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By James Kinneen
Hometown Weekly Reporter
On Monday, Wellesley police officers, firemen, veterans and various other members of the community gathered inside the still-under-renovation Great Hall inside of Town Hall to honor the town’s veterans. With around 75 people in attendance, the event began at 11 a.m. on the eleventh day of the eleventh month, which attendees would learn the importance of soon after.
After an opening statement from Iraq and Afghanistan veteran Joe Olivieri and a prayer from Army Sergeant Royall Switzler, Marine Sergeant Pete Jones posted the POW/MIA flag and saluted the empty chair that represents those still missing in action. While the POW/MIA flag is most often associated with Vietnam - and Jones is a Vietnam veteran - during his speech, Jones threw out some staggering numbers about soldiers missing from all of America’s wars. He noted that “There are 70,000 still unaccounted for from World War Two, 8,100 from The Korean War, twelve from the Cold War, 1,810 from Vietnam, and three from the Gulf War.” Before saluting the empty chair, Jones declared that “we must be ever mindful that the sweetness of enduring peace has always been tainted by the bitterness of personal sacrifice.”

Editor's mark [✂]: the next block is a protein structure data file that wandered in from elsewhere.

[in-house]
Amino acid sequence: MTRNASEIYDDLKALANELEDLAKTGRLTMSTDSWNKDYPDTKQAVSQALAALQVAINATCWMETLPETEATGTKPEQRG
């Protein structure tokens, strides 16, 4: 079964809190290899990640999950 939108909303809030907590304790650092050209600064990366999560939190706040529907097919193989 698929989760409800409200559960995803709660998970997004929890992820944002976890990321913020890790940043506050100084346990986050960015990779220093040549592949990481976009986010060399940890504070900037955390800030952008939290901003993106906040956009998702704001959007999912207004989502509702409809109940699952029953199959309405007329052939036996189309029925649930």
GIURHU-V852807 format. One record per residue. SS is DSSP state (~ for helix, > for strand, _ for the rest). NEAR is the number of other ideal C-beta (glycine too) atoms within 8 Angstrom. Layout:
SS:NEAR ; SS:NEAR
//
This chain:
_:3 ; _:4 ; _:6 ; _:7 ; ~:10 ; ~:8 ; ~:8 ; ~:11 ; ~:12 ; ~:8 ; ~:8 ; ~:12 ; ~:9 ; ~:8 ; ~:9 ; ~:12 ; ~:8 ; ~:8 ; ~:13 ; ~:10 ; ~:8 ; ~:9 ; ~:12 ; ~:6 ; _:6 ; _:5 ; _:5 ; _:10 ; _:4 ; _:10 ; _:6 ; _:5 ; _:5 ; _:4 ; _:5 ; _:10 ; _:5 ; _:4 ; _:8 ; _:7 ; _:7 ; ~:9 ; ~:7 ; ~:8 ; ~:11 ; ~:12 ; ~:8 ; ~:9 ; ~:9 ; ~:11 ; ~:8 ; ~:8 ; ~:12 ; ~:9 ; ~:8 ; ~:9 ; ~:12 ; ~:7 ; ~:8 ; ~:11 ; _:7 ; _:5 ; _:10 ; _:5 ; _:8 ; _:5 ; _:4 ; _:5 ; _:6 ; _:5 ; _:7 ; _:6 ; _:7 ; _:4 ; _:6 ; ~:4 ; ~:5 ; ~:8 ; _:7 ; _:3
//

A Girl Scout troop from Wellesley then led the room in The Pledge of Allegiance, before reading a statement that repeated the refrain that “those of us who didn’t serve will never fully understand” with such statements like “the depths of your scars” and “what you were required to do and how you were able to do it” before ending with: “What we offer you is this. We see you. Thank you for your service. You will not be forgotten.”
Navy veteran and MassBay Community College professor John Dirlam then gave a brief history of veterans Day, explaining why the holiday is always on November eleventh. Dirlam explained that the holiday was originally Armistice Day, in honor of the end of fighting on the Western Front in World War One. When World War Two veterans came home, many people wanted them to be recognized, so Armistice Day became Veterans Day. The holiday became a floating Monday holiday in 1971, a move which was met with intense resistance from World War One veterans - so much so that seven years later it was moved back to the eleventh day of November.
Another tradition is the reading of “In Flanders Fields,” which Army Sergeant Lorelei King read at the ceremony after giving a brief history of the poem. She and Jones then folded a POW/MIA flag, and Oivieri concluded the ceremony by inviting the attendees to enjoy some complimentary coffee and donuts.